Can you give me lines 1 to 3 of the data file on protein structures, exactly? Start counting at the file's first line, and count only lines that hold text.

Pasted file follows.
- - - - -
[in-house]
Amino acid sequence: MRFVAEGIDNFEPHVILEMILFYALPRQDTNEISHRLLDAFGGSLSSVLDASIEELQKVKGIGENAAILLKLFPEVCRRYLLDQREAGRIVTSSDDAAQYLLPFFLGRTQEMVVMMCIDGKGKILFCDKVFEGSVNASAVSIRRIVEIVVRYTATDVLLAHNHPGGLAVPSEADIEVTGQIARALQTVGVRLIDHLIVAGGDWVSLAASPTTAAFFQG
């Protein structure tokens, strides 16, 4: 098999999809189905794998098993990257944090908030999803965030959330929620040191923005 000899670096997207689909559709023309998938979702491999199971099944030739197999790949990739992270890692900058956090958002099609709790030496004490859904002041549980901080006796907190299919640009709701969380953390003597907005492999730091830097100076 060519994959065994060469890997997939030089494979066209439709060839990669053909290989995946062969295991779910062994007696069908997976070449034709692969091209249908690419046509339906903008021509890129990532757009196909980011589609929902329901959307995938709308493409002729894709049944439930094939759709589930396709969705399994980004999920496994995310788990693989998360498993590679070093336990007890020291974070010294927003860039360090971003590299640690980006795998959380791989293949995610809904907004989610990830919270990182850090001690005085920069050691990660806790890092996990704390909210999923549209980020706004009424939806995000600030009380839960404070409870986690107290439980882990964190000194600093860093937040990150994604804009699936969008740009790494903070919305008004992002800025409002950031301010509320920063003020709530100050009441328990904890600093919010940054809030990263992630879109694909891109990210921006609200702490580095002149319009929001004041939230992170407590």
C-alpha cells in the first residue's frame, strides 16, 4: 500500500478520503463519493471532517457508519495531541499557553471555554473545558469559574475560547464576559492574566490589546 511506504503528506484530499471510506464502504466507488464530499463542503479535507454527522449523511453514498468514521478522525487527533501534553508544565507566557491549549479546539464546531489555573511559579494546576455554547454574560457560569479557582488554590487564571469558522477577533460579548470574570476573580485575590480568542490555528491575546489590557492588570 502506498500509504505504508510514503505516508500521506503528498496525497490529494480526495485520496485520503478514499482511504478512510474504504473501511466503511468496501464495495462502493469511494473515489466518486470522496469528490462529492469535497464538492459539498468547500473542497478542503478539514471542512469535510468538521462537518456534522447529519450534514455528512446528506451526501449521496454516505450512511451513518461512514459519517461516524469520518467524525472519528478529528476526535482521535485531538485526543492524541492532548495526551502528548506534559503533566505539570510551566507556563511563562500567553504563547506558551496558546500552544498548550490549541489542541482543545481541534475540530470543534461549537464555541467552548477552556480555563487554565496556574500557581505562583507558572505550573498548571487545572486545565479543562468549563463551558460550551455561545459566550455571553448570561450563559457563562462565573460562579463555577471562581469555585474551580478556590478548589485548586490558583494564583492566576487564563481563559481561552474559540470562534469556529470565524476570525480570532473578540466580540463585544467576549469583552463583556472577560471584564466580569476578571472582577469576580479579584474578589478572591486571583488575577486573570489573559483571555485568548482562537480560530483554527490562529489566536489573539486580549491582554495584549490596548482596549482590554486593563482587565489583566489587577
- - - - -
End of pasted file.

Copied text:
[in-house]
Amino acid sequence: MRFVAEGIDNFEPHVILEMILFYALPRQDTNEISHRLLDAFGGSLSSVLDASIEELQKVKGIGENAAILLKLFPEVCRRYLLDQREAGRIVTSSDDAAQYLLPFFLGRTQEMVVMMCIDGKGKILFCDKVFEGSVNASAVSIRRIVEIVVRYTATDVLLAHNHPGGLAVPSEADIEVTGQIARALQTVGVRLIDHLIVAGGDWVSLAASPTTAAFFQG
């Protein structure tokens, strides 16, 4: 098999999809189905794998098993990257944090908030999803965030959330929620040191923005 000899670096997207689909559709023309998938979702491999199971099944030739197999790949990739992270890692900058956090958002099609709790030496004490859904002041549980901080006796907190299919640009709701969380953390003597907005492999730091830097100076 060519994959065994060469890997997939030089494979066209439709060839990669053909290989995946062969295991779910062994007696069908997976070449034709692969091209249908690419046509339906903008021509890129990532757009196909980011589609929902329901959307995938709308493409002729894709049944439930094939759709589930396709969705399994980004999920496994995310788990693989998360498993590679070093336990007890020291974070010294927003860039360090971003590299640690980006795998959380791989293949995610809904907004989610990830919270990182850090001690005085920069050691990660806790890092996990704390909210999923549209980020706004009424939806995000600030009380839960404070409870986690107290439980882990964190000194600093860093937040990150994604804009699936969008740009790494903070919305008004992002800025409002950031301010509320920063003020709530100050009441328990904890600093919010940054809030990263992630879109694909891109990210921006609200702490580095002149319009929001004041939230992170407590």